L’takken Olam B’malchut Shaddai

“We all live in a watershed…”

I hadn’t been planning on writing something specifically for Rosh haShanah this year until I read this in the summer edition of Watershed Sentinel:

We decided to change up the masthead on the cover and since more and more of our stories are about the junction between environment and social justice, we figured it made sense to emphasize the Sentinel in Watershed Sentinel. We all live in a watershed……(Delores Broten, ed.).

For the past several decades, we have redefined the expression Tikkun Olam, adopting part of an earlier redefinition emerging from the Lurianic notion of sh’virat ha-kelim / the breaking of the vessels. The tikkun / repair refers to the releasing of the divine sparks hidden within the broken vessels. We then merged that with the growing political and social activism of Jews so that the vehicle for this repair shifted from prayer and the precise observance of ritual mitzvot to social and political action.

At the same time, the disconnection from the spirituality which had always permeated Jewish life (witness R. Mordechai Kaplan’s idea that Judaism is a “religious civilization”) allowed for the abbreviating of this concept as the now familiar Tikkun Olam, without the accompanying b-malchut Shaddai / through [recognition of] divine sovereignty.

Ensouling the World: Shmita as Beginning

The shmita year of 5775 is drawing to a close. As with the weekly Shabbat, there is a natural tendency to view the sabbatical year as a conclusion. After all, they both are the “seventh” and what follows is the first. Shabbat is the culmination of the week, the goal toward which we work for the six preceding days. So also is the sabbatical the goal, the year off we earn for the six previous years of work.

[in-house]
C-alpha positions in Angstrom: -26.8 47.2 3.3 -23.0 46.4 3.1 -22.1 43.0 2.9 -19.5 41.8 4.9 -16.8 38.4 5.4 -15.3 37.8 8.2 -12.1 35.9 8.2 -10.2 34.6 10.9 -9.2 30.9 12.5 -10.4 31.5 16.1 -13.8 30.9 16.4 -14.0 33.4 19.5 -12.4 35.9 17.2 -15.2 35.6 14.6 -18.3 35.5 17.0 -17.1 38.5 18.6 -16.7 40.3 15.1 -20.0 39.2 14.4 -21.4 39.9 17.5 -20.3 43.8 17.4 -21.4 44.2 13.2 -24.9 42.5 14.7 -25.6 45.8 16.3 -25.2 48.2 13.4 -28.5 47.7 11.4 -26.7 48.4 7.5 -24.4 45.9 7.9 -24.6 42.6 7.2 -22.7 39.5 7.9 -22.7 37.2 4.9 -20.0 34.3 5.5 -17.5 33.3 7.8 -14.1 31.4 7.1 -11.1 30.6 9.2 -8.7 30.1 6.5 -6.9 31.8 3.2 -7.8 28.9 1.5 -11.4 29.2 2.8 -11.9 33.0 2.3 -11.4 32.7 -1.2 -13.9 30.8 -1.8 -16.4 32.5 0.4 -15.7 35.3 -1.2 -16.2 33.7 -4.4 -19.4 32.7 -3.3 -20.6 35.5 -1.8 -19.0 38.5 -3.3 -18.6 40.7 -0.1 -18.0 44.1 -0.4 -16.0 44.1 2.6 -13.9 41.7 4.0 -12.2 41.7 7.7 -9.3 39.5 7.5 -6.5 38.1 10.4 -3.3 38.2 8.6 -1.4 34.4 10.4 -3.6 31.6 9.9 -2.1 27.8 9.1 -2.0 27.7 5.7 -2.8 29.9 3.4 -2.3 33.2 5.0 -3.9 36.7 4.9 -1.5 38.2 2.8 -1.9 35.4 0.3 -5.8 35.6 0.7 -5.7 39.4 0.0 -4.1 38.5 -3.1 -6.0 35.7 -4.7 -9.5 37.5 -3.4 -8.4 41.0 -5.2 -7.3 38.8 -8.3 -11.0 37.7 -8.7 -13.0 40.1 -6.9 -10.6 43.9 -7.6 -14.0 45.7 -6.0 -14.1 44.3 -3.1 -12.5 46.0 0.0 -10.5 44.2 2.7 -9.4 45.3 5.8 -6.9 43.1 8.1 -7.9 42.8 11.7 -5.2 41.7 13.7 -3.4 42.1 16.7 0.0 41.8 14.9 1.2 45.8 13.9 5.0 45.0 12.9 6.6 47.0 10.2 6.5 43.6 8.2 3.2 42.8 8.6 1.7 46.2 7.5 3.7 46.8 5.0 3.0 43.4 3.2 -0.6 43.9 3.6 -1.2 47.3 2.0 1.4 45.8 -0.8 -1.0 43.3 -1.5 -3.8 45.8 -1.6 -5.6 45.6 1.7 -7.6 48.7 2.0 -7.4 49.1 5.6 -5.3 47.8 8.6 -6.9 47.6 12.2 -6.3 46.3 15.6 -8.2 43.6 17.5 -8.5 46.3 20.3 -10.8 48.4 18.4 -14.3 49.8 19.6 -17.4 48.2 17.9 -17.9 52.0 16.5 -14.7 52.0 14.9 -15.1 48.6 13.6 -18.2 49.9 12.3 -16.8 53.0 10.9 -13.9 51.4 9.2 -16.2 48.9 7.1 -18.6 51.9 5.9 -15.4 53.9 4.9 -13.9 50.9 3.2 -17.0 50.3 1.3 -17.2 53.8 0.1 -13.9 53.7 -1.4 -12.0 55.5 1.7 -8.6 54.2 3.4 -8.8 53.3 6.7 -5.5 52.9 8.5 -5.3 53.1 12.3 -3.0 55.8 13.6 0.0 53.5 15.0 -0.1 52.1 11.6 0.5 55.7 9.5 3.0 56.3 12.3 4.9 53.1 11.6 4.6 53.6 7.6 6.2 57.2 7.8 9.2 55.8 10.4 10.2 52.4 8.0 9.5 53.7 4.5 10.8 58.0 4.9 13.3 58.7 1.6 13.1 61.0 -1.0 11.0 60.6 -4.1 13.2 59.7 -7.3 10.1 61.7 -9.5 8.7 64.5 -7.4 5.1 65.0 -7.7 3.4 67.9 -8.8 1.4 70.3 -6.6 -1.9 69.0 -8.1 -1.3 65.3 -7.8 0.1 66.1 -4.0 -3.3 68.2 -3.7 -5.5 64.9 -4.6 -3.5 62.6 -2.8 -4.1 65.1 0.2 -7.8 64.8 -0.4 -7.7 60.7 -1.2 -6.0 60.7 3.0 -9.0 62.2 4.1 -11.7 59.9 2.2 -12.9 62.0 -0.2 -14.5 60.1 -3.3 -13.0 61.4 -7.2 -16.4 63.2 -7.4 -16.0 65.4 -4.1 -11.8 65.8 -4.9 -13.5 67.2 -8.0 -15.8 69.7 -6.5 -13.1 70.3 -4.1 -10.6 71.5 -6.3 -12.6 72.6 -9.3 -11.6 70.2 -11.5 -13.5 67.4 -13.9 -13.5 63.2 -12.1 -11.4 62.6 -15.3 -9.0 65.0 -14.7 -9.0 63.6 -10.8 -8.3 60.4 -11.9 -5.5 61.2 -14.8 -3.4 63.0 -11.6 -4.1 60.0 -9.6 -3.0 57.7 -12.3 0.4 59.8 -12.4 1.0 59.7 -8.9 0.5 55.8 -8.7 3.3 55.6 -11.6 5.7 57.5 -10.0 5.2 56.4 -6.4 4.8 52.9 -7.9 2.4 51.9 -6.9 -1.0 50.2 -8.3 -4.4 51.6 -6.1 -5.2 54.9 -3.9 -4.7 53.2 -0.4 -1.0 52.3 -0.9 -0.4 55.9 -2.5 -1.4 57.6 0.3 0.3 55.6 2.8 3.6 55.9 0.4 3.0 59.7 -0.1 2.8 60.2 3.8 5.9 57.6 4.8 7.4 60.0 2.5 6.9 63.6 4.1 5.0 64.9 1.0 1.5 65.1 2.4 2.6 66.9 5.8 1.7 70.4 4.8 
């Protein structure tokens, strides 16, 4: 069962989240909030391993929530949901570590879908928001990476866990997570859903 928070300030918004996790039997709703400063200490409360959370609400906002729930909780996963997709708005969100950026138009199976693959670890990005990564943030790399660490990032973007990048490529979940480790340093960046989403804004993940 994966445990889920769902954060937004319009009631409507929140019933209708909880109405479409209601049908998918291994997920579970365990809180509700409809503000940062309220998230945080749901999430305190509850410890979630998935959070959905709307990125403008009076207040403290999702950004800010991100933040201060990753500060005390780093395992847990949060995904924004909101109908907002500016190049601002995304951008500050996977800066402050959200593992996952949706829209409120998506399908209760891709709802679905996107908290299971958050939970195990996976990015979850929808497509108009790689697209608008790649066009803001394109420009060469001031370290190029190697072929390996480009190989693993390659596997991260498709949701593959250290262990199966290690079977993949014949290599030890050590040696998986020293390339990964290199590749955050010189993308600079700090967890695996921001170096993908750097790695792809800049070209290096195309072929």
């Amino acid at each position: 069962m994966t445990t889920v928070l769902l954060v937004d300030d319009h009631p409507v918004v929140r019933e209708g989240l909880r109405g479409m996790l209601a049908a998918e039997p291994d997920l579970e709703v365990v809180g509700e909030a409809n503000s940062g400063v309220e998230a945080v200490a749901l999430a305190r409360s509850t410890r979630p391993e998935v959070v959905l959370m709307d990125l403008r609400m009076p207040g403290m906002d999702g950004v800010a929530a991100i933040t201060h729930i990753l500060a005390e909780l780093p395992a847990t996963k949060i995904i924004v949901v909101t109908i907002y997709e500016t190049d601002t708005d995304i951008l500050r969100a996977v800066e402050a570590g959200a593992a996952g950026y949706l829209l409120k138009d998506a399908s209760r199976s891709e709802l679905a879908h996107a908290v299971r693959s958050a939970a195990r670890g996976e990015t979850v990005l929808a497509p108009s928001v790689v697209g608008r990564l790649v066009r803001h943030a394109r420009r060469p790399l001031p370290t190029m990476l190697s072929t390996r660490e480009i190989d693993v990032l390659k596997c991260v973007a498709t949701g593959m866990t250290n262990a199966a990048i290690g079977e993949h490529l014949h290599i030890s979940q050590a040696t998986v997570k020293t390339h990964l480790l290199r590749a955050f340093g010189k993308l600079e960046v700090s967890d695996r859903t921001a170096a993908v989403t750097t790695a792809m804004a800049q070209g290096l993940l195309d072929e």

However, both in academia and among congregational clergy, the sabbatical year serves another, concurrent purpose. A good sabbatical includes a plan of study and practice which opens up new possibilities and awakens creativity. In other words, a sabbatical (or a day of Shabbat) offers both a well-earned break and the gathering of energy for the next round of work. This second purpose, then, requires contemplating the deeper meaning of the cycles in which we live and absorbing that awareness into the way in which we approach the next work cycle.

In this spirit, Esther Azar and I have explored two Hassidic teachings on shmita, both of which speak of the inner meaning of Shabbat for the individual consciousness and for life of the planet itself. In particular, the Netivot Shalom rests his observations on a surprising commentary of the Ohr haChayim, in which he sees the weekly Shabbat as the necessary ingredient for ensouling the next six days.

We offer these teachings to you, along with some observations from the two of us and from Rabbi David Seidenberg, in the hope that they will help you carry the consciousness of shmita into the next six years. More, we hope that by more fully absorbing the essence of these teachings, that you will find ways to model a more conscious approach to consumption, to reducing your own carbon footprints, to demonstrating lifestyles that rely on relationships rather than on accumulating stuff, and to inspiring others to do the same.

This in the hope that we will arrive at the next sabbatical year on a planet which is healing and a human race that is learning to live well and sustainably at the same time.

With blessings on Erev Shabbat and Rosh Hodesh Elul

Daniel and Esther

Ensouling the World is available in the Jewish Spiritual Texts section of the ALEPH ReSources Catalogue on this site.

God Is My Light

“In this do I trust,” says the author of Psalm 27.

“For David,” the psalm begins. Is this the statement of authorship as tradition would have it, or could it be a dedication? This one is for you, David, you who nurtured your trust even when you were being hunted, even when you didn’t even have clothes to wear, even when your son betrayed you and your baby died.